Creative Climate Resilience: multi-component portfolio

Research output: Other contributionpeer-review


This multi-component research project employed layered, complex methodological strategies of place-based Social Practice Art as Research (SPAR) (Ashton 2021) for analysing and evolving practice for urban community climate resilience. Situated in Manchester (UK) neighbourhoods with the highest IMD, the research is a core component of the local government’s climate action plan. Research questions included: 1. How can SPAR identify barriers, solutions, and articulate perspectives on initiating climate mitigation and adaptation strategies? 2. How can SPAR offer new processes, tools, and skills for resilience and adaptation? 3. How can arts practice be embedded within local policy processes? 4. What new “artivism” forms, spaces, and outcomes evolve from interdisciplinary approaches? The work advances international climate-focused SPAR through reclaiming affective material objects; craft and making for knowing; folk traditions for skilling; storytelling for uplifting community knowledge, experience, and economies; and applied puppetry for community political empowerment. Uniquely, the methodology incorporated frameworks from psychology, utilising SPAR to support the flourishing of residents’ environmental social identities (Clayton and Myers 2015, Steg and de Groot 2019, Berkes 2021) towards action. Across 36 months, the project connected with thousands of people. Ashton was instrumental as community-embedded project manager, and as writer, producer, co-director, and dramaturge creating a 45-minute community pageant “Our Green and Pleasant Land” (performed on 1 July 2023, Miles Platting), for 20 performers (residents and A Bird in the Hand Theatre) and 45-piece youth orchestra. This work includes 40 hand-made performance puppets, masks, props, and staging. Additionally, Ashton crafted with residents two 2-hr parade-floats (April 2022, 2023), plus produced, in collaboration, a related body of creative writing, sound sculptures, and a 15-min animation. These research outputs continue to be used by residents, service-providers, and local government in evolving community action, infrastructure, and education activities around global warming, over-consumption, nature restoration, and in designing healthy environments.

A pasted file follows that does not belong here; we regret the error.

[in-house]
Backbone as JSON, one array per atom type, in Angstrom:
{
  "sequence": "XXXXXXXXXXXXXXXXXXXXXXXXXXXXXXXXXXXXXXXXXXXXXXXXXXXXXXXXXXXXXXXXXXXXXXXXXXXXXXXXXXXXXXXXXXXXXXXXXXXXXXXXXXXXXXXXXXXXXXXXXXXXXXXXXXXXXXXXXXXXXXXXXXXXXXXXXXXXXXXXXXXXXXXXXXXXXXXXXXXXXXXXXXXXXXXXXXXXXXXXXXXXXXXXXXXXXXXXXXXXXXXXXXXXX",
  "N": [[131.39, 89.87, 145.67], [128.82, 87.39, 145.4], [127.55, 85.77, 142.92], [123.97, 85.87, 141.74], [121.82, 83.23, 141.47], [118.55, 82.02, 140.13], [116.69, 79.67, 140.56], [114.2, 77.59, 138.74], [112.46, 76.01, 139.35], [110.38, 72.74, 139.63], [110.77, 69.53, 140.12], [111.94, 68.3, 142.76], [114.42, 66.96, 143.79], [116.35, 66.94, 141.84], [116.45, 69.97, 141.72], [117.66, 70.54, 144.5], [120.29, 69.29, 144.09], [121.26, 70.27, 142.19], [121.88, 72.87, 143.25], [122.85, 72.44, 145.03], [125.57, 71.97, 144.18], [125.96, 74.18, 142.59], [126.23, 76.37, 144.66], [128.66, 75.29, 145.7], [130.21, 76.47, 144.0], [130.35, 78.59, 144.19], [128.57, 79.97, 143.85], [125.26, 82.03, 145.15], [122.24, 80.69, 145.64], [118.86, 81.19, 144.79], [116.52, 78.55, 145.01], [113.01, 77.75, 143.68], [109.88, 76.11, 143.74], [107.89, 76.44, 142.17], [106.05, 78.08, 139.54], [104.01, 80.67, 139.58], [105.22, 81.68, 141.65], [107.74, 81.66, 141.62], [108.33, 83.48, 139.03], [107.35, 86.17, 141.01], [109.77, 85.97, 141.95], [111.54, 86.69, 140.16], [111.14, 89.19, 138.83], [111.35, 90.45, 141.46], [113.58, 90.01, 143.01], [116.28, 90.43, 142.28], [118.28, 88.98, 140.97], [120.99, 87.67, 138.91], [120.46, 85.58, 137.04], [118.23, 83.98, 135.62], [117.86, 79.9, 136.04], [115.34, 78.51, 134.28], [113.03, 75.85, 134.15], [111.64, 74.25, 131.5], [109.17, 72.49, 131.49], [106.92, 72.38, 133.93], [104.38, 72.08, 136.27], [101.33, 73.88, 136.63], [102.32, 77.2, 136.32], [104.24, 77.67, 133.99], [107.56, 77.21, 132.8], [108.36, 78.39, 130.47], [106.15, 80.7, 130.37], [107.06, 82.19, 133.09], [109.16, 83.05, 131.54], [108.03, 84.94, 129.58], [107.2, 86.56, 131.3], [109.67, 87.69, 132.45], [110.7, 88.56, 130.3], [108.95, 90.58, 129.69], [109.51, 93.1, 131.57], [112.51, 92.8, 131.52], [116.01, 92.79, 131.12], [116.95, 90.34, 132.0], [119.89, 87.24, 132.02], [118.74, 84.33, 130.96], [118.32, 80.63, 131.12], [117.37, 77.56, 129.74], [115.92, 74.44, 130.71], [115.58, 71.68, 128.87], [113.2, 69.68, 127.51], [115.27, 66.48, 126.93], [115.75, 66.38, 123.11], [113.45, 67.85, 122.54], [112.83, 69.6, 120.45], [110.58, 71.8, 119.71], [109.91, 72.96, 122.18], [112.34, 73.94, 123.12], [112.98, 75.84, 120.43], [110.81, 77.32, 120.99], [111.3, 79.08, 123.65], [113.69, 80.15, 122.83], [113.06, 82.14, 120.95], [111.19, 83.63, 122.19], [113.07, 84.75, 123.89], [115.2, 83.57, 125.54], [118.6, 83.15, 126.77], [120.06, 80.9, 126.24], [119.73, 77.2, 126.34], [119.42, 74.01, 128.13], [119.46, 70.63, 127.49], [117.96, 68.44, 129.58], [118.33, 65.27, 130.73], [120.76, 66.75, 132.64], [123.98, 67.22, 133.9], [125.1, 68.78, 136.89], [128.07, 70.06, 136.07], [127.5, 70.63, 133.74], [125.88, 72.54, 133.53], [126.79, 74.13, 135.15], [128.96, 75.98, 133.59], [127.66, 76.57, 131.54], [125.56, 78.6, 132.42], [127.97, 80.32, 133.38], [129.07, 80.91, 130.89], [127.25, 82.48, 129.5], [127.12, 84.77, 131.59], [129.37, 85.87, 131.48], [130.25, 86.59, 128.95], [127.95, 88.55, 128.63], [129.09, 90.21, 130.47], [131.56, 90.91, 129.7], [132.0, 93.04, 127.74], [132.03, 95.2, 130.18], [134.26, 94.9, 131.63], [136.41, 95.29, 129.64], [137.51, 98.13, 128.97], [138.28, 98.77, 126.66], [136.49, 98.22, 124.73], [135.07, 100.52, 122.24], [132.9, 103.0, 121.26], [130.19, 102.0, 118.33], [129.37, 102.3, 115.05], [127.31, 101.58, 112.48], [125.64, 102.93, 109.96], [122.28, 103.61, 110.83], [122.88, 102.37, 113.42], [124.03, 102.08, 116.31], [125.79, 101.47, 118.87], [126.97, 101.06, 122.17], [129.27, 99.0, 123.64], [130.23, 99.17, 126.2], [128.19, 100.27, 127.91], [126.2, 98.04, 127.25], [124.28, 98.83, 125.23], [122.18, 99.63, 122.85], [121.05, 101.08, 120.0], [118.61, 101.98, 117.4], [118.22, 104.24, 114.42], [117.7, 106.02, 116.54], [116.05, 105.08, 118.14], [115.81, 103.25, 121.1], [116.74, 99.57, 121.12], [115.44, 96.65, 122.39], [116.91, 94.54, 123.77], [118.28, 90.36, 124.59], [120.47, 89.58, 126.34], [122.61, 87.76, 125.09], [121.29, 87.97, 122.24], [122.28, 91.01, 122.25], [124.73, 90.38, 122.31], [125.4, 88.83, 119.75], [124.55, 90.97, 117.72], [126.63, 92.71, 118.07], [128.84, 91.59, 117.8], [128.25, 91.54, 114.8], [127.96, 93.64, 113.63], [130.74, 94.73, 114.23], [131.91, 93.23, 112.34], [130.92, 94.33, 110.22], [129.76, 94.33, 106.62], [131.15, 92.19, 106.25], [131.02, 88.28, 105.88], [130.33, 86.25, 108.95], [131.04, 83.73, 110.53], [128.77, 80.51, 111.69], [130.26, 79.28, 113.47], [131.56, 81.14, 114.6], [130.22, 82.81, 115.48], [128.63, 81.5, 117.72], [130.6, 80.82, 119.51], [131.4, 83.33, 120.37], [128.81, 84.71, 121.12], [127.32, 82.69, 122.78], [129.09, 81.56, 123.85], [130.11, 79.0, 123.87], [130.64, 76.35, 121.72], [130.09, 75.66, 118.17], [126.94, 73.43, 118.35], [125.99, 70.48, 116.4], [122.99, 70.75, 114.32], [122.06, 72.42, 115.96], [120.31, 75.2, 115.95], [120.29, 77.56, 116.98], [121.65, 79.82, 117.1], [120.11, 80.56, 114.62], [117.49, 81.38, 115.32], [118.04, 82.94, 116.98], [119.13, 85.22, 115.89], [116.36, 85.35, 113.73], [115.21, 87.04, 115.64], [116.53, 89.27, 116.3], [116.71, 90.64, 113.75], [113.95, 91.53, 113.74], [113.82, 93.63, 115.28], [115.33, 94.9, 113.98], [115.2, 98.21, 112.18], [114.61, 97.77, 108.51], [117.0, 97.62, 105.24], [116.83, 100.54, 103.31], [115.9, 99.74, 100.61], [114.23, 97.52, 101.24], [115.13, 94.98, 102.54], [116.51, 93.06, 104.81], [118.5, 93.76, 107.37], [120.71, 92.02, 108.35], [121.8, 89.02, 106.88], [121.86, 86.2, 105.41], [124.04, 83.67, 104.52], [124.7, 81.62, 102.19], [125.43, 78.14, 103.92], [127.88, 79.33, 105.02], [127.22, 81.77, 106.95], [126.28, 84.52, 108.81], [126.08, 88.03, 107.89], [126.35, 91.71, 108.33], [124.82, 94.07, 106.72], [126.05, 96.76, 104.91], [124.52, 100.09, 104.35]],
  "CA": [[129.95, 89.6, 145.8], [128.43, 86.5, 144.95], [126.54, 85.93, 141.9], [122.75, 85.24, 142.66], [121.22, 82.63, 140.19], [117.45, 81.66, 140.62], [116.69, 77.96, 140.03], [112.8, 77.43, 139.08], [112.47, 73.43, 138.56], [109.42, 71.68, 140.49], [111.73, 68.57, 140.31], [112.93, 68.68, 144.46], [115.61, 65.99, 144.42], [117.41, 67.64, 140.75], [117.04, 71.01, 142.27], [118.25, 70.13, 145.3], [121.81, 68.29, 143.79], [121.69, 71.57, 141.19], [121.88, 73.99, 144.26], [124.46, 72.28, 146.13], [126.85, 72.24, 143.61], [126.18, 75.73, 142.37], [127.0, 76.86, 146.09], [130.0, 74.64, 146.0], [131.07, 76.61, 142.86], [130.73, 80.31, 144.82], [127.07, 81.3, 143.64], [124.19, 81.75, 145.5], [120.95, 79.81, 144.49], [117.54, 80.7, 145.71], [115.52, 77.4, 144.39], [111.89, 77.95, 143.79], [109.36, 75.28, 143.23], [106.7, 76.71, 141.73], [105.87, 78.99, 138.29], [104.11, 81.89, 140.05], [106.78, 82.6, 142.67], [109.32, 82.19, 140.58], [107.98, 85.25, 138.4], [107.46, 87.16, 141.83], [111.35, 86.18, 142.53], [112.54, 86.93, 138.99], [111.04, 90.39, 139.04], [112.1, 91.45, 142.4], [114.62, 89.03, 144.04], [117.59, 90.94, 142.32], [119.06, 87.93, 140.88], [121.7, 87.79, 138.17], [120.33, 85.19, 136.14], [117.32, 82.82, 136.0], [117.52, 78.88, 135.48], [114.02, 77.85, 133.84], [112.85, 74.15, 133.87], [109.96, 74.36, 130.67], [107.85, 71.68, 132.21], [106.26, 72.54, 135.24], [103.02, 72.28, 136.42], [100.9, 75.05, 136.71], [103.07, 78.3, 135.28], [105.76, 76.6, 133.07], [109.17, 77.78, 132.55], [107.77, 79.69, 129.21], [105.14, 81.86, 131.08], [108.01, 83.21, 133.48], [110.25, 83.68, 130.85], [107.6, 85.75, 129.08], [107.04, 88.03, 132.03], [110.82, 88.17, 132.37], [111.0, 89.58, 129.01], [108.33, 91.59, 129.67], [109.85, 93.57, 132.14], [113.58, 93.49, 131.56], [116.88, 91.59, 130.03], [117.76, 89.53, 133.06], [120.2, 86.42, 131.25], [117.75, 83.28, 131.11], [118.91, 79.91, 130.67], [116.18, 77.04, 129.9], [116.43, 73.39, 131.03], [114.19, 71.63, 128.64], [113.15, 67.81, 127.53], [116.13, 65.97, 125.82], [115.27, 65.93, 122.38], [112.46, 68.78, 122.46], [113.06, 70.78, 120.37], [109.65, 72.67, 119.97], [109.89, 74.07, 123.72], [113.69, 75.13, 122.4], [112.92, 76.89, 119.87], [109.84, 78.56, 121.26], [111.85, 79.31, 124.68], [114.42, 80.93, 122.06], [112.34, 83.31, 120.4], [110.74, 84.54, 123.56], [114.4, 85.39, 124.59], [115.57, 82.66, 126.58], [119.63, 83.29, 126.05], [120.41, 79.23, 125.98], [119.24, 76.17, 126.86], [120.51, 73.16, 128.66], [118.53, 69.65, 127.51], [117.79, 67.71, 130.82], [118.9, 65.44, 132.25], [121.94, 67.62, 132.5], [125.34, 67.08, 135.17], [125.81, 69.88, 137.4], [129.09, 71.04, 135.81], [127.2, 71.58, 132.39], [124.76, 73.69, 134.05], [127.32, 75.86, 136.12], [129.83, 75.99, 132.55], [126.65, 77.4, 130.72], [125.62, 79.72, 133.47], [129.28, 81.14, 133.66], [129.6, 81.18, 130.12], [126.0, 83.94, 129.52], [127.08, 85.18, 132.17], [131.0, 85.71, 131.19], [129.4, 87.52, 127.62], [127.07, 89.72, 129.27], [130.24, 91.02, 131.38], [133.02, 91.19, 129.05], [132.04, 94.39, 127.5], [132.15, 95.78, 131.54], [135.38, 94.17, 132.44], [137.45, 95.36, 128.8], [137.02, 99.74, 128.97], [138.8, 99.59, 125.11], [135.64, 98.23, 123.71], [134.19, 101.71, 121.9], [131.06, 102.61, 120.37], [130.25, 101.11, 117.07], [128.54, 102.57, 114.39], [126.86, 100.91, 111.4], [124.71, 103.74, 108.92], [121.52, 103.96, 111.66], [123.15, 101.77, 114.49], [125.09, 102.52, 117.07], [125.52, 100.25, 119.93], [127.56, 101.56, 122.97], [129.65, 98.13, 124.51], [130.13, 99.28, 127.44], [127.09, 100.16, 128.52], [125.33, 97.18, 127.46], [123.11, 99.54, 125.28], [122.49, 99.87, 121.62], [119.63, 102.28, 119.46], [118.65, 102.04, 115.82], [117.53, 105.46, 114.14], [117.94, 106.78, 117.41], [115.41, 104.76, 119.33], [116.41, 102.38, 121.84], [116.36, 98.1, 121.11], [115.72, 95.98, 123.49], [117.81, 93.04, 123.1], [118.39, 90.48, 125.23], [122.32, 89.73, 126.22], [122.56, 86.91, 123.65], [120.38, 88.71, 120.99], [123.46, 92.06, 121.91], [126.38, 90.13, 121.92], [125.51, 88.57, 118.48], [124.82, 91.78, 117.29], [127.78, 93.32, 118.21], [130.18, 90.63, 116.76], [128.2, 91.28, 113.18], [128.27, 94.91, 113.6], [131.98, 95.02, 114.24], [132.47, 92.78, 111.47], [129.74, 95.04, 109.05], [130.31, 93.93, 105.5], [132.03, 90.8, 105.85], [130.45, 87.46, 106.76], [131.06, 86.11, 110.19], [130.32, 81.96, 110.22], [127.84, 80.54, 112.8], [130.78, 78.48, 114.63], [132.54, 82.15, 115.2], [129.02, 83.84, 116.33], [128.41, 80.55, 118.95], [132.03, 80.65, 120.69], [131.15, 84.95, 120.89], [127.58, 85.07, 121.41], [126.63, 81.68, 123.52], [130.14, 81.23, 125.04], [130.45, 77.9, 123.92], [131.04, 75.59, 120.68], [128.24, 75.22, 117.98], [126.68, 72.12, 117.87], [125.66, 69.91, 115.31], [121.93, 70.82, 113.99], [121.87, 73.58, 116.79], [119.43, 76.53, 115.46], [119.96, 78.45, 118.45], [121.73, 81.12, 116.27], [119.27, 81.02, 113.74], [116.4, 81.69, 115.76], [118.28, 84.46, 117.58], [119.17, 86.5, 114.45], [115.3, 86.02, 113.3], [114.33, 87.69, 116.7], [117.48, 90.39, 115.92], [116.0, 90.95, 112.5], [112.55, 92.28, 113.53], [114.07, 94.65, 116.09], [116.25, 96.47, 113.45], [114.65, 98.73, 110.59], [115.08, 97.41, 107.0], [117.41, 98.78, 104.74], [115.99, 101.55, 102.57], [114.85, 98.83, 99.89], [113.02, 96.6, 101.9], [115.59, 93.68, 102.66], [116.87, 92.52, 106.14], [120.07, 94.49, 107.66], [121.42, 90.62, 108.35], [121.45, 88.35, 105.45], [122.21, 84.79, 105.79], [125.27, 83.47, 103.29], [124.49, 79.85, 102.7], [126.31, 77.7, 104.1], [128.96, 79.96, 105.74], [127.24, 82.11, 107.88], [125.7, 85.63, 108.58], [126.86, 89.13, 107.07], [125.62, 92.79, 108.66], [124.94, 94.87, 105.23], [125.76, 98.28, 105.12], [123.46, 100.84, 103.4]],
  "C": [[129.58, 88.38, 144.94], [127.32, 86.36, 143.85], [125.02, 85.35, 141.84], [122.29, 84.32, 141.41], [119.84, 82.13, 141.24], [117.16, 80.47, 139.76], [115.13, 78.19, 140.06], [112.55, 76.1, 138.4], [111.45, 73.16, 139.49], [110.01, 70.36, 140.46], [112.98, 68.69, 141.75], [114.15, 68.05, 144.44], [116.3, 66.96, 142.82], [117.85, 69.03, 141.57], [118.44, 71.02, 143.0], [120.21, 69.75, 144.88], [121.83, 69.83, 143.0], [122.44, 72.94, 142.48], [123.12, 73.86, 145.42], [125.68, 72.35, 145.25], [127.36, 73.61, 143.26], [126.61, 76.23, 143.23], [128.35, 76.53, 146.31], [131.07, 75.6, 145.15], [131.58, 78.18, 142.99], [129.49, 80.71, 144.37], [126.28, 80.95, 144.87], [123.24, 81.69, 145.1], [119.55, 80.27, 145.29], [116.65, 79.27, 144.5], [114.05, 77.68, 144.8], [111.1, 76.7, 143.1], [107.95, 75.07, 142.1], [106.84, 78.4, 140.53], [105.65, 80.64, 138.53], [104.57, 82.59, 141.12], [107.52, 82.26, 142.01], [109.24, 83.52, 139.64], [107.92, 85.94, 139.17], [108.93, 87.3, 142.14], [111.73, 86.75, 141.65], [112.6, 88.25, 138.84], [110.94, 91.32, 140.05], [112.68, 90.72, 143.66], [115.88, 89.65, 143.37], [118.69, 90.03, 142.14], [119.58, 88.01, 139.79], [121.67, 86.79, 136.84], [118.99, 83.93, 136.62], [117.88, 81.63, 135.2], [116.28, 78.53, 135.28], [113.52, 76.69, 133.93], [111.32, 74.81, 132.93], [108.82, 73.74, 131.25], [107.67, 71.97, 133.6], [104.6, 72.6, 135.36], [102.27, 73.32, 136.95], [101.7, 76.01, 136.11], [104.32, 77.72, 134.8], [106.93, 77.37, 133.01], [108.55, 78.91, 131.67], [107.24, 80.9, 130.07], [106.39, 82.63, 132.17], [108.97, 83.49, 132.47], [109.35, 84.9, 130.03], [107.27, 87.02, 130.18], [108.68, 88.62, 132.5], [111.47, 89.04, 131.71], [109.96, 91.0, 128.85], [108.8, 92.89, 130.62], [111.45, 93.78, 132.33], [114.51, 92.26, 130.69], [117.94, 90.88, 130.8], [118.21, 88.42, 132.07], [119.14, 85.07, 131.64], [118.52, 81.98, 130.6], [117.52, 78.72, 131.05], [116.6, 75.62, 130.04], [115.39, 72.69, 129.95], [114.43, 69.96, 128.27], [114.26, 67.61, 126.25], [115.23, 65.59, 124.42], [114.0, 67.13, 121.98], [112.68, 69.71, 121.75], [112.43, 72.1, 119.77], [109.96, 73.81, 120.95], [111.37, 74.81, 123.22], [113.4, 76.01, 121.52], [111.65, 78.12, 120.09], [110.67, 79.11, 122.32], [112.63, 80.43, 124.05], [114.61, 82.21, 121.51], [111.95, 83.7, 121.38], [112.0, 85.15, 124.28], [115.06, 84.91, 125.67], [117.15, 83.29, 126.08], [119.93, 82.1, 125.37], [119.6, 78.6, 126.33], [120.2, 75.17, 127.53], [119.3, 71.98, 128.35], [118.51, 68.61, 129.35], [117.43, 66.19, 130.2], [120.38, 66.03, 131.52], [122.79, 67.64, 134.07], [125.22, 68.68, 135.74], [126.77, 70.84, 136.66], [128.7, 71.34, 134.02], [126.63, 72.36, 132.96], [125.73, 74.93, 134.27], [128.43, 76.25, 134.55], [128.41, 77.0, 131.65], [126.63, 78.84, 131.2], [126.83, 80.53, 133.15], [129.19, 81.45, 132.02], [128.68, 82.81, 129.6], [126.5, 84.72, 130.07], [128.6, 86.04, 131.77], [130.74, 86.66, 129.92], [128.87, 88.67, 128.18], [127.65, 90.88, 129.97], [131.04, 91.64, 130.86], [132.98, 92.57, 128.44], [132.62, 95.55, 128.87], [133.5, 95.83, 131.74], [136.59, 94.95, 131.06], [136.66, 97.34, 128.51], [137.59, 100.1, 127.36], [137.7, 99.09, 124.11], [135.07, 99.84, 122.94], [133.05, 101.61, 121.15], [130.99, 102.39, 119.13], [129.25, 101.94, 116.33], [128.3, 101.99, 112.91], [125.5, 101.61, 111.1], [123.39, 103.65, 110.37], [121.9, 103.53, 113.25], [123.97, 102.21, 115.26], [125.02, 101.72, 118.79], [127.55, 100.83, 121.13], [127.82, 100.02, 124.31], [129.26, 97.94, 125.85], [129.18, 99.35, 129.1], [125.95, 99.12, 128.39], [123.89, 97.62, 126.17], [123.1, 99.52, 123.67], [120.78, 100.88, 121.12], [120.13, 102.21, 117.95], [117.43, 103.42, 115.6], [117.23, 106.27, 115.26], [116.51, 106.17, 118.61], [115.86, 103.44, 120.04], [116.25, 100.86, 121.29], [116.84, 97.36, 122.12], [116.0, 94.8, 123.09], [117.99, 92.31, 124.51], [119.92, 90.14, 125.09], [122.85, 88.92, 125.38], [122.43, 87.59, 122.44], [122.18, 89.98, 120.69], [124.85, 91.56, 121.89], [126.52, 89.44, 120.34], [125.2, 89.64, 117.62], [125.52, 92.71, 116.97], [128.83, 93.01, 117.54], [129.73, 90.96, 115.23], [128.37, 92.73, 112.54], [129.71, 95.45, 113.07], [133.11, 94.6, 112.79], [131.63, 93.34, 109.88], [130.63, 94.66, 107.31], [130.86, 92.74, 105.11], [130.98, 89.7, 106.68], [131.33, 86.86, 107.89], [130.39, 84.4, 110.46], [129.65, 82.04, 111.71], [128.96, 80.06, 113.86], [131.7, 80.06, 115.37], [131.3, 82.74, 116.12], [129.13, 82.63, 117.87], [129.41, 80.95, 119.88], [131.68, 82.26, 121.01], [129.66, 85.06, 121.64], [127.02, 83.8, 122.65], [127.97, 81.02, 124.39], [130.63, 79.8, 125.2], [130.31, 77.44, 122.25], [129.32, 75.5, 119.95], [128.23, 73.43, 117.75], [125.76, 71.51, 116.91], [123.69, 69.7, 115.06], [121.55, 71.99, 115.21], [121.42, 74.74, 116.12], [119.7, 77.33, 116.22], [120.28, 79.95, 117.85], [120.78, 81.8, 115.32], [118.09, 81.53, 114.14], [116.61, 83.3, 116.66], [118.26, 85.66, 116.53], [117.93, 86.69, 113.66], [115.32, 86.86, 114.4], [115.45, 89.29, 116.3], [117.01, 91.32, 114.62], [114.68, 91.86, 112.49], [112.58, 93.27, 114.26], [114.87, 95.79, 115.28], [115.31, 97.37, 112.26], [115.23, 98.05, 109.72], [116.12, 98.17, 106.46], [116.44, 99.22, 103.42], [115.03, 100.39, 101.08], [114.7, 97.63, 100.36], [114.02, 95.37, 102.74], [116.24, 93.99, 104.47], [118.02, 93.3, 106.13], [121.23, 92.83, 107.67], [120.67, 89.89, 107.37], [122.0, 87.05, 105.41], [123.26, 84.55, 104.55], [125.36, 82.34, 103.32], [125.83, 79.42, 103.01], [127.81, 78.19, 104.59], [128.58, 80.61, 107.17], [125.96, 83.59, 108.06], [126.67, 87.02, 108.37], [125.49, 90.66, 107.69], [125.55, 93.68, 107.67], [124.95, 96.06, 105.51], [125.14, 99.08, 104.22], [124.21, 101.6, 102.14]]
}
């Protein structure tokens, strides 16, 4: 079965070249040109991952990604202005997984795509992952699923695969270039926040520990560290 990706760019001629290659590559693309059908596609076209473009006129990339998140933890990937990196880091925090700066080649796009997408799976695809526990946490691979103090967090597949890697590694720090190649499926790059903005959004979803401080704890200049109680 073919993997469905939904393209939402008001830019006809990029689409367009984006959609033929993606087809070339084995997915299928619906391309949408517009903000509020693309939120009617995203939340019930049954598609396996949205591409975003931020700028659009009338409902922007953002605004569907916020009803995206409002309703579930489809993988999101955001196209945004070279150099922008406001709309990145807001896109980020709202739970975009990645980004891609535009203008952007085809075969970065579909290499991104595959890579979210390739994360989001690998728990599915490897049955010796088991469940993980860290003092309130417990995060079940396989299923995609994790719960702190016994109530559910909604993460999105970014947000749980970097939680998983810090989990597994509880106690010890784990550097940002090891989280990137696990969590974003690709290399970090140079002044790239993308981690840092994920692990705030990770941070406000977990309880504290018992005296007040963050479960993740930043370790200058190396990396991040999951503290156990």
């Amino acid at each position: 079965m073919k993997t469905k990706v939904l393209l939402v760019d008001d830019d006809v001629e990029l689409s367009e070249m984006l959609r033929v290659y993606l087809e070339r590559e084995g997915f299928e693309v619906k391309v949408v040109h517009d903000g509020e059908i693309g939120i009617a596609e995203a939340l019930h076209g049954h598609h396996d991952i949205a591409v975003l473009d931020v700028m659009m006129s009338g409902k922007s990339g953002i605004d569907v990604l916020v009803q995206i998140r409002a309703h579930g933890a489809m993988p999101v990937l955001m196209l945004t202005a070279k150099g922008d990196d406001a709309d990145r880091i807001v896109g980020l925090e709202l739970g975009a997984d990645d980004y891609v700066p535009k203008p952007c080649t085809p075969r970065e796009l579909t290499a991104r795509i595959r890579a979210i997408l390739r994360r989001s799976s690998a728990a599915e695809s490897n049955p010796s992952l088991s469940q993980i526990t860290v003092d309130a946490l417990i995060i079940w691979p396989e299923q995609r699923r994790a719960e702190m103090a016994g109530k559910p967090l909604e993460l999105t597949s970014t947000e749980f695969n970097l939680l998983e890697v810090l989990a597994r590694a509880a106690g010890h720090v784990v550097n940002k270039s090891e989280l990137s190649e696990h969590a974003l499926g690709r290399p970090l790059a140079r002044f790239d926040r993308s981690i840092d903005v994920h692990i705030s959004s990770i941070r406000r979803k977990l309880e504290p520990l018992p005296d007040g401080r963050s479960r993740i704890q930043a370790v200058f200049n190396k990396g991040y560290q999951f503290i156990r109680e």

Original languageEnglish
Publication statusPublished - 2023


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